1
$\begingroup$

Can we detect rickets from a blood test? What evidence pf rickets is in the blood and how is the blood treated to detect rickets?

$\endgroup$
  • $\begingroup$ o one to answer :-( ? $\endgroup$ – user19897 Nov 8 '15 at 16:57
  • $\begingroup$ Confirming a suspected phenotype with an emperical test helps us determine the provenance of a disease. Coincidently, here's an easy to read article about Rickets I found some time ago: $\endgroup$ – SANBI samples Nov 8 '15 at 18:44
  • $\begingroup$ Welcome to Biology.SE. Blood is part of the phenotype. So you question (in the title) boils down to How can we infer anything about the phenotype by looking at it? The question can only be answered for a specific case (and you gave one so that's great). I would suggest to edit the title $\endgroup$ – Remi.b Jan 7 '16 at 20:29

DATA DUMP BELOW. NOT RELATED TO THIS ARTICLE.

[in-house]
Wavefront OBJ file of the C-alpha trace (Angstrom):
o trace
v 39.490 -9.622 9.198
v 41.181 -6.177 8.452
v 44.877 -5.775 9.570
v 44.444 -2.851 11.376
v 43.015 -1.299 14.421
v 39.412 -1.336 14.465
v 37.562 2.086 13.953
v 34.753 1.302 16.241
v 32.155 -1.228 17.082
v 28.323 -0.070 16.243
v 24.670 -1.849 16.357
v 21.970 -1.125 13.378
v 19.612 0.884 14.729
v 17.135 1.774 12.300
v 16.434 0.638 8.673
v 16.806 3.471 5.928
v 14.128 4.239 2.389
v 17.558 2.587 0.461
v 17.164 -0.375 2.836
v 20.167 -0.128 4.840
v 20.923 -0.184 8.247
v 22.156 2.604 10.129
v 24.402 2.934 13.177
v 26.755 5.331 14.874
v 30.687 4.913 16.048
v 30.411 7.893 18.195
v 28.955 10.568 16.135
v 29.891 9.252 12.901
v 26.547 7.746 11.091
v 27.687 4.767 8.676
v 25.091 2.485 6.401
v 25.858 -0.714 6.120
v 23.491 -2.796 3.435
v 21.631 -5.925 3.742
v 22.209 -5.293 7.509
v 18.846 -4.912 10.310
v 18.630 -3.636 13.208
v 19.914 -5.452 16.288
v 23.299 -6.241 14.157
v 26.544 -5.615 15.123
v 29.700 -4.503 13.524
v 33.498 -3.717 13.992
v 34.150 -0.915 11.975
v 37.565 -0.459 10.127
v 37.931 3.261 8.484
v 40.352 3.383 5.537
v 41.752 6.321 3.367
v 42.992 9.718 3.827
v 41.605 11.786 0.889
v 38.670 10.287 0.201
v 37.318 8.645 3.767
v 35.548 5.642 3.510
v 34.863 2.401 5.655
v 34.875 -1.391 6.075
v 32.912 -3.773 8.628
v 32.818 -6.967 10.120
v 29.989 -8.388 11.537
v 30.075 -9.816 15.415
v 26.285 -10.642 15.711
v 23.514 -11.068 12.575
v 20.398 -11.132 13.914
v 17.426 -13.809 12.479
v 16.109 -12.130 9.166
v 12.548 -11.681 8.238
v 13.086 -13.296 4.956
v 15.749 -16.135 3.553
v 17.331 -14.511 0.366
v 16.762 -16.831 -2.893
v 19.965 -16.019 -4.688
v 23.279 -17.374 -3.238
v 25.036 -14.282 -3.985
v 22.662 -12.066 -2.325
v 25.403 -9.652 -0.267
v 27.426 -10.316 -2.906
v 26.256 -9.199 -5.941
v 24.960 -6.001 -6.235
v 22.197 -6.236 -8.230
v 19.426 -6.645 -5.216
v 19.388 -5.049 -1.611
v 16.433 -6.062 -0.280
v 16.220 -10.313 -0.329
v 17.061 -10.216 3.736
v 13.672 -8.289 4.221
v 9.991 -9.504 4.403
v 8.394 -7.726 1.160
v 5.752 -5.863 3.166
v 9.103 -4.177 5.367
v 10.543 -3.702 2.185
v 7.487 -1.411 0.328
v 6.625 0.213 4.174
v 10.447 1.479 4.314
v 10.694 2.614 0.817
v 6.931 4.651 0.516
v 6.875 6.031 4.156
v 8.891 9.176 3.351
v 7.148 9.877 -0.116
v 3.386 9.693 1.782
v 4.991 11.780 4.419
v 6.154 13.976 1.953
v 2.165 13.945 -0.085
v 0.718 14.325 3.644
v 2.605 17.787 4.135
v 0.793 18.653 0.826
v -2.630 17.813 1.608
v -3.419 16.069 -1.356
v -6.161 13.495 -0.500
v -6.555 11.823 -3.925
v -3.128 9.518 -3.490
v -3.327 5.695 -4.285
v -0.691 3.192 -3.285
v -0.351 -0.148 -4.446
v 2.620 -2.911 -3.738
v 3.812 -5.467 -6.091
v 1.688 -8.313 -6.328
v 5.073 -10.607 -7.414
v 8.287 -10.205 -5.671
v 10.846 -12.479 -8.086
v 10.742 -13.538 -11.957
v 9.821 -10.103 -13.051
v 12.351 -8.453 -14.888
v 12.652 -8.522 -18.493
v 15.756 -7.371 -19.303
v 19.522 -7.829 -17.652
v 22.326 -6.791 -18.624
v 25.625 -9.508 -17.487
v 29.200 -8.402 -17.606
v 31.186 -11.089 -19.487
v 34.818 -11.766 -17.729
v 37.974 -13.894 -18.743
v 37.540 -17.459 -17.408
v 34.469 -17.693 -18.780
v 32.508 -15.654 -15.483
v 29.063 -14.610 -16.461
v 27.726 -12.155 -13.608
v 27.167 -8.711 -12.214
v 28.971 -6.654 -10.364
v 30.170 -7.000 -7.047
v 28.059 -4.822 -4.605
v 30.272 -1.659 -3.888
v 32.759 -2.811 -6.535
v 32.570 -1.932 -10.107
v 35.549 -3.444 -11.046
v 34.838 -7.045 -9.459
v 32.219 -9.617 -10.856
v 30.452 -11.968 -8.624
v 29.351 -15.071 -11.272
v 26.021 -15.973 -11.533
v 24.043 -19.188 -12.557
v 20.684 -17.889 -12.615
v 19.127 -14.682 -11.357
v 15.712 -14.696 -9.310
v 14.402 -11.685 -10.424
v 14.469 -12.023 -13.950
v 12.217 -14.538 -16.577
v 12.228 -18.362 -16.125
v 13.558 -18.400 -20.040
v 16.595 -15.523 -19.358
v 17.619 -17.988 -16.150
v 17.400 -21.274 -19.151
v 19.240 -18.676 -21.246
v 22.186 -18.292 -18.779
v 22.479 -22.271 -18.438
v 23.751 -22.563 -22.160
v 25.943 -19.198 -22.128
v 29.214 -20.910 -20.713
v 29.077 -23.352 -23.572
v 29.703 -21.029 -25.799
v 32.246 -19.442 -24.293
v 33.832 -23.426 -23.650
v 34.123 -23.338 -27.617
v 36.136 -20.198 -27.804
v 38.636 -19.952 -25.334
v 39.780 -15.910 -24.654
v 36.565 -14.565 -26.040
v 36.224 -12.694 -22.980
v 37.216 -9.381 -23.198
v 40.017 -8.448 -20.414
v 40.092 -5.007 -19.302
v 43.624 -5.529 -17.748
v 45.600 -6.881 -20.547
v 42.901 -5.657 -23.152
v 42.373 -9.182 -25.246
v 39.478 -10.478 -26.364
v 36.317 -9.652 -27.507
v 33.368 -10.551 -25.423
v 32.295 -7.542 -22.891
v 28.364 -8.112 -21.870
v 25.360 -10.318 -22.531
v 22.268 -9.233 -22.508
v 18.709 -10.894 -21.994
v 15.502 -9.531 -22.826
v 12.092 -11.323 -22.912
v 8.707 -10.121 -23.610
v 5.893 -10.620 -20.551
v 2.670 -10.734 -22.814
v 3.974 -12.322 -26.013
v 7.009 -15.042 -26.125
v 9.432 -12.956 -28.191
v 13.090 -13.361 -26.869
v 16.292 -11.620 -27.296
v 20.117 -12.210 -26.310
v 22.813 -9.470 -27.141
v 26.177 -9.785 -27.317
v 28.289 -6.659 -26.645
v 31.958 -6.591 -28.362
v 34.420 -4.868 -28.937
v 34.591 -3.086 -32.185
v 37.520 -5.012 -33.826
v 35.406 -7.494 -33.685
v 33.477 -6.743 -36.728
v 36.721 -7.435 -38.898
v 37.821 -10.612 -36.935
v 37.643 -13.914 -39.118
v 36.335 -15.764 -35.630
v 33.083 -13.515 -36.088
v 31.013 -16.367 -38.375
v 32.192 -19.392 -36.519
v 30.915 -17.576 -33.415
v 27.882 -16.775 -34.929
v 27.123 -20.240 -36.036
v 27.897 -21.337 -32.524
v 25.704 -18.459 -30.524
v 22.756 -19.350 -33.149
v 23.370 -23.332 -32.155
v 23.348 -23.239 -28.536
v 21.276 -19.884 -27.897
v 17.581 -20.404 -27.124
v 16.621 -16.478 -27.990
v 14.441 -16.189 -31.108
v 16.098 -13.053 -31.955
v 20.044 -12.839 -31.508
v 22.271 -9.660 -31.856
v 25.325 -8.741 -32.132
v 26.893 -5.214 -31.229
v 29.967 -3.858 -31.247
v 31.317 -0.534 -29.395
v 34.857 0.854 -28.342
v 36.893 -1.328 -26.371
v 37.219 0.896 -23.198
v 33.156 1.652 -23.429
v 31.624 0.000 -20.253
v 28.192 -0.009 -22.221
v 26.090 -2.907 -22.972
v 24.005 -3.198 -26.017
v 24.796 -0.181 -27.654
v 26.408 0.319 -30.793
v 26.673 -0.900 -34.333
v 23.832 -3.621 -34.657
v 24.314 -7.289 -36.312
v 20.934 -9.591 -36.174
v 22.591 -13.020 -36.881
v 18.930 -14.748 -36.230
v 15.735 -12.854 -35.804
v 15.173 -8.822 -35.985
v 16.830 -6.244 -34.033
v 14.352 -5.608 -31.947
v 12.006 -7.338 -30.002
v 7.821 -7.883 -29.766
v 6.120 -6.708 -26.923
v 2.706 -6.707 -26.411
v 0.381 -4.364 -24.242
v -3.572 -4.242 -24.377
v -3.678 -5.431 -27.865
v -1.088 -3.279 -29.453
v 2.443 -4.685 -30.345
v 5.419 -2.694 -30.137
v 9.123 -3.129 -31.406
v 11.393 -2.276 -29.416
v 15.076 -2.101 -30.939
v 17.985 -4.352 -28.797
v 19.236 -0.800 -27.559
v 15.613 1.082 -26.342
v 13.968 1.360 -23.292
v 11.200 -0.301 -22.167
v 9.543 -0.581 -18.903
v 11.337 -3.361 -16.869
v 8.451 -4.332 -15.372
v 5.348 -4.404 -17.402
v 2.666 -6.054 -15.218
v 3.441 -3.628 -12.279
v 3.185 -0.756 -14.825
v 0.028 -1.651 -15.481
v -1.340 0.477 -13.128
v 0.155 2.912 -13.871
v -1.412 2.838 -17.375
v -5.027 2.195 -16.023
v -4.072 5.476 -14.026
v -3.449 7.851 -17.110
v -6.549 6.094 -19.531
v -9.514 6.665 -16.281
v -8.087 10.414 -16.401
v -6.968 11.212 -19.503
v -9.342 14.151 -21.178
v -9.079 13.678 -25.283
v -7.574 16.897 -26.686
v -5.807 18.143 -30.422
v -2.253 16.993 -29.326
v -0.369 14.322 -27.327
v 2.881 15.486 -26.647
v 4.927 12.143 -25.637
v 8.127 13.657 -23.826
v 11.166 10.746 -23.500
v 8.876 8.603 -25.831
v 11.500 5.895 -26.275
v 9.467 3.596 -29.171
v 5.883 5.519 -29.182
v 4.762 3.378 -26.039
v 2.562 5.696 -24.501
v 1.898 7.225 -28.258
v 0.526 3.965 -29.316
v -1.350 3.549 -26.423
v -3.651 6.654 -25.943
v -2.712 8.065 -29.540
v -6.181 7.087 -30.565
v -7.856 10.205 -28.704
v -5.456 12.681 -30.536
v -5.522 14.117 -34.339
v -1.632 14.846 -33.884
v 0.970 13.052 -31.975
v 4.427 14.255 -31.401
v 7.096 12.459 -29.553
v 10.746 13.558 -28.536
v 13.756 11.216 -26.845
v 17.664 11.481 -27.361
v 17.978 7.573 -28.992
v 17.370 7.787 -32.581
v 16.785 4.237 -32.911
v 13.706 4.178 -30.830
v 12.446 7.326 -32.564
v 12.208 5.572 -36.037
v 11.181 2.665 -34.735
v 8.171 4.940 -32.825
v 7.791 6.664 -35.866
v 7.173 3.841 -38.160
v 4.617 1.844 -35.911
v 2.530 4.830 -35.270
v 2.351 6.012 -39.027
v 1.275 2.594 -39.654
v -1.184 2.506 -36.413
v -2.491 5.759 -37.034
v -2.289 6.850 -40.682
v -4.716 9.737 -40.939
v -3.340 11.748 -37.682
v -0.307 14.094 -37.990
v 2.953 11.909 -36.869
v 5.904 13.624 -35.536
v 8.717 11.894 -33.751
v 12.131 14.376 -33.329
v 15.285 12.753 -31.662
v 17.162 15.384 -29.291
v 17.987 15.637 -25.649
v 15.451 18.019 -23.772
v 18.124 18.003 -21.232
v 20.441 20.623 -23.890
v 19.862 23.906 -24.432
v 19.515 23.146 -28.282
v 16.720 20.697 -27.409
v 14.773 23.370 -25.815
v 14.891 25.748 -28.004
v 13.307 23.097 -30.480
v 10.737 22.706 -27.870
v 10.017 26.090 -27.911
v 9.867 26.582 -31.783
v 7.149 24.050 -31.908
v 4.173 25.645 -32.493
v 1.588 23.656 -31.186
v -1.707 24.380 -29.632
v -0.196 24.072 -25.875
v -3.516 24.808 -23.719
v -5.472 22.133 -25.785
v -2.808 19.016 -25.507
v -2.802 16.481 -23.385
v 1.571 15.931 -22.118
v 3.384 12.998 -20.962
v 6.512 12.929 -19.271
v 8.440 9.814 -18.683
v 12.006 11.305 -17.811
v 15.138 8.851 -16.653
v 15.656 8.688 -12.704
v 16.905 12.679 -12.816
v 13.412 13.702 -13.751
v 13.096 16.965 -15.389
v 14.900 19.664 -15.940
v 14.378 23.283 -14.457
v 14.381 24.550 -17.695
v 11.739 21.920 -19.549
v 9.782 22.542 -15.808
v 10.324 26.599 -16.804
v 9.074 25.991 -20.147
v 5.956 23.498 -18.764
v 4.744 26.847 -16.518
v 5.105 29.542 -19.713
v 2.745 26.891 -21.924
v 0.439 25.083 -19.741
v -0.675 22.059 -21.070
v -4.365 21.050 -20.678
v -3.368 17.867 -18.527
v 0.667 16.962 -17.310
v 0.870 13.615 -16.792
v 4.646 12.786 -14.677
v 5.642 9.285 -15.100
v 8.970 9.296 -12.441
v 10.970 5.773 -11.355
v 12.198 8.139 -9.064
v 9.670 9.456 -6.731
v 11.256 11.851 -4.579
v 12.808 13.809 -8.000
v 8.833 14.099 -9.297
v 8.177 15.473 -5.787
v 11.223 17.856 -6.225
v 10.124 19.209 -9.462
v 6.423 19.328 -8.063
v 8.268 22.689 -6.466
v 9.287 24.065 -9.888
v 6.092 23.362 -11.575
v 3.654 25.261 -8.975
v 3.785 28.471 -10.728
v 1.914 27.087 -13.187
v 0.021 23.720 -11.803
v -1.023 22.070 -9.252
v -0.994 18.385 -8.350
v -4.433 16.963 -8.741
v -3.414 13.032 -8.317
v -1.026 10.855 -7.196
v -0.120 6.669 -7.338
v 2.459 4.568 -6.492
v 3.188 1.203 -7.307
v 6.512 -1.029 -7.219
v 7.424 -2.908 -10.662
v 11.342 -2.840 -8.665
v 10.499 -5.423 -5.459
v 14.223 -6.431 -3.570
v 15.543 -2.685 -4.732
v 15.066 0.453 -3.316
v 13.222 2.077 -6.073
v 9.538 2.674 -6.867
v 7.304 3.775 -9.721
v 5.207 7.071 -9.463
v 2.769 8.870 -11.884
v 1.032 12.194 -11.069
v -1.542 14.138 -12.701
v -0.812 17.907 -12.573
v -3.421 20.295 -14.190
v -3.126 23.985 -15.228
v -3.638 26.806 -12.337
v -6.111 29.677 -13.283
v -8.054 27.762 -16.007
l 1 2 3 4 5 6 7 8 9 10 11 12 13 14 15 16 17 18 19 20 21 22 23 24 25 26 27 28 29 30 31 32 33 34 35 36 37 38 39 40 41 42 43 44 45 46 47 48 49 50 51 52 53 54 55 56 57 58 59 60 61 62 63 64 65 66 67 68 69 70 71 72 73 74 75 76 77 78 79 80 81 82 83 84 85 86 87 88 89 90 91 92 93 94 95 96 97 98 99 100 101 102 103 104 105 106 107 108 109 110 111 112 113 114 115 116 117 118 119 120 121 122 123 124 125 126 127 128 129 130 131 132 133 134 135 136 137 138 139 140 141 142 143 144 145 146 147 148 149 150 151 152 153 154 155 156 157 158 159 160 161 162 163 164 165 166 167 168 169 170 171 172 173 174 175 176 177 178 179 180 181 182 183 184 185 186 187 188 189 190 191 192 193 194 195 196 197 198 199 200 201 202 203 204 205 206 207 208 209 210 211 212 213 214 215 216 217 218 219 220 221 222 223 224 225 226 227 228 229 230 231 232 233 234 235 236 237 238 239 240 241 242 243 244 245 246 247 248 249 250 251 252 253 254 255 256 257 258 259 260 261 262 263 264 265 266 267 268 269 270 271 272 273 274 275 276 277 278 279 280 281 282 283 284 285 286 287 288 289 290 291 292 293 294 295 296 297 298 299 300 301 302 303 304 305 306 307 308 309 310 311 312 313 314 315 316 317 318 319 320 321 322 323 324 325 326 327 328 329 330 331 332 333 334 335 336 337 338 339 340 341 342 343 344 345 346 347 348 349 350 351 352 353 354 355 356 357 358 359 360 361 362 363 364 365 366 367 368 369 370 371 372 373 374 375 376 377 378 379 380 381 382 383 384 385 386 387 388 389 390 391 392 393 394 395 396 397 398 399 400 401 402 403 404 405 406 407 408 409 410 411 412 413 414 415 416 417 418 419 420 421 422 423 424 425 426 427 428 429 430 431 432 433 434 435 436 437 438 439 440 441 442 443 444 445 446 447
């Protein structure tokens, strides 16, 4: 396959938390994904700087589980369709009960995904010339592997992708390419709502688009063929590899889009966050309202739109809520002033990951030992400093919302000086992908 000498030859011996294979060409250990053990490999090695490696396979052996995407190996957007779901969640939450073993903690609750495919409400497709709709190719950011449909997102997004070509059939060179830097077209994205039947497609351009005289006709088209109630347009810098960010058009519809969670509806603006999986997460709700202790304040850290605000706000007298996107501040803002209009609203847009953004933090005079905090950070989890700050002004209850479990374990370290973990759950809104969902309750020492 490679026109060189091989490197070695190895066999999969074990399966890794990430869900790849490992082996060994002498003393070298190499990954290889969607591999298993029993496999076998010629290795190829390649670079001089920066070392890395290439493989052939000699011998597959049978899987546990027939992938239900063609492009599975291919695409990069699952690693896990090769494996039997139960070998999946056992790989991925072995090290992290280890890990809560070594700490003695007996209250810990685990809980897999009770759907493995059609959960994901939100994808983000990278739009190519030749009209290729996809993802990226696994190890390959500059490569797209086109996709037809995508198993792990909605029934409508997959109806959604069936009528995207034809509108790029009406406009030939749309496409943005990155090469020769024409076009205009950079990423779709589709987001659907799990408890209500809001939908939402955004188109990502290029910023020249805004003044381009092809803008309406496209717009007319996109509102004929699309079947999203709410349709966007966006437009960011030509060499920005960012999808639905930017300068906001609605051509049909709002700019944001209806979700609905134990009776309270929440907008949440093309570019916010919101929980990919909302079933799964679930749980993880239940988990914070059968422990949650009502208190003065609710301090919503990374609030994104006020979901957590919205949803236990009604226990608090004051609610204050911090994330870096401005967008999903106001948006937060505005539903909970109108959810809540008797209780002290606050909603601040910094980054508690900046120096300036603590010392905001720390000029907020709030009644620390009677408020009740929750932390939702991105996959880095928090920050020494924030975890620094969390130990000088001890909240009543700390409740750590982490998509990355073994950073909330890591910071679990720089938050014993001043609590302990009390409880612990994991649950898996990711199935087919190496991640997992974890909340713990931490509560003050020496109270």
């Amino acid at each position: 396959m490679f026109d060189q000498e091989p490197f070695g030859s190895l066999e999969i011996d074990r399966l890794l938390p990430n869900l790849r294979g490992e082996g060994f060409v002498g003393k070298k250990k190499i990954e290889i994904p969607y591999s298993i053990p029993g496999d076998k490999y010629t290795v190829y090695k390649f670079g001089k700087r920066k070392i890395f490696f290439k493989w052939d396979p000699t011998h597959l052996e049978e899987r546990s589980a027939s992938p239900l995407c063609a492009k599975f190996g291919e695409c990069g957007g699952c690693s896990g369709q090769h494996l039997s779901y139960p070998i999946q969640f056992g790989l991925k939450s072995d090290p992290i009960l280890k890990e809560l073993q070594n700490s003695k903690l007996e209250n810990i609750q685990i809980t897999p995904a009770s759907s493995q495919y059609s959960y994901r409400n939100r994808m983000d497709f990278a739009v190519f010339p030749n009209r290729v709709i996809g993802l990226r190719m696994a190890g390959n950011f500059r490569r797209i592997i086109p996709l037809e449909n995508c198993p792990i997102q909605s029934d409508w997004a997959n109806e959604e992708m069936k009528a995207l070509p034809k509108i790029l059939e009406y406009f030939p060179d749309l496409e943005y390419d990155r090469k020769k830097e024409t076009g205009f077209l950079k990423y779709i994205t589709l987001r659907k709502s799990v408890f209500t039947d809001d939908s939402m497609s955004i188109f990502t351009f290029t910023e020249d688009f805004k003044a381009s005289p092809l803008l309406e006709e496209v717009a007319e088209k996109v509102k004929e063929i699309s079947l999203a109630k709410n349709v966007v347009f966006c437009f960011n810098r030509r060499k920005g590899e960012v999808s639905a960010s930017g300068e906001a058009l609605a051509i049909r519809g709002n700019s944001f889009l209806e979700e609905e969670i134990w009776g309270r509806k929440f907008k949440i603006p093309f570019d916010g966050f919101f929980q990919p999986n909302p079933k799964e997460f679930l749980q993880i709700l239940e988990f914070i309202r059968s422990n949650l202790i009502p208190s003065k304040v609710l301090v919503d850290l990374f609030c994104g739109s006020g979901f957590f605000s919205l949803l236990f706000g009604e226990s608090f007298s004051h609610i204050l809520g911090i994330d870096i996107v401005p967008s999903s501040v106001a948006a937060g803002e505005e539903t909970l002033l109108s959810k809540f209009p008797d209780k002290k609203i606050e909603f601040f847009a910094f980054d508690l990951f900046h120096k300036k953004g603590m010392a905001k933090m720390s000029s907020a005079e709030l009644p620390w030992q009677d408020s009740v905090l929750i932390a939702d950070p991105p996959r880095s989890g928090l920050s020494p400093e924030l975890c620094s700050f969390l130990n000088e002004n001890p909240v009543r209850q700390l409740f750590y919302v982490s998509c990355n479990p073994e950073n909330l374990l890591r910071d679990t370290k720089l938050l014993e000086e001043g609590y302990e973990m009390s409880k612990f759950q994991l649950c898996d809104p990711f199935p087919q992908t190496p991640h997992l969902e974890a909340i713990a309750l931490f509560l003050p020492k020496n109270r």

1
$\begingroup$

From the Wikipedia article I linked to in your question:

Serum calcium may show low levels of calcium, serum phosphorus may be low, and serum alkaline phosphatase may be high from bones or changes in the shape or structure of the bones.

There is also a rare genetic form of rickets called Vitamin D-resistant rickets or X-linked hypophosphatemia that can be diagnosed by DNA sequencing of cells collected by a blood draw.

It should be noted that, at least in the case of rickets, blood tests alone will not diagnose the disease. There are many other possible symptoms of the disease, so a patient presenting with one or more of these symptoms may also be subjected to a blood test to confirm the diagnosis, not just make it on its own.

$\endgroup$

Your Answer

By clicking “Post Your Answer”, you agree to our terms of service, privacy policy and cookie policy

Not the answer you're looking for? Browse other questions tagged or ask your own question.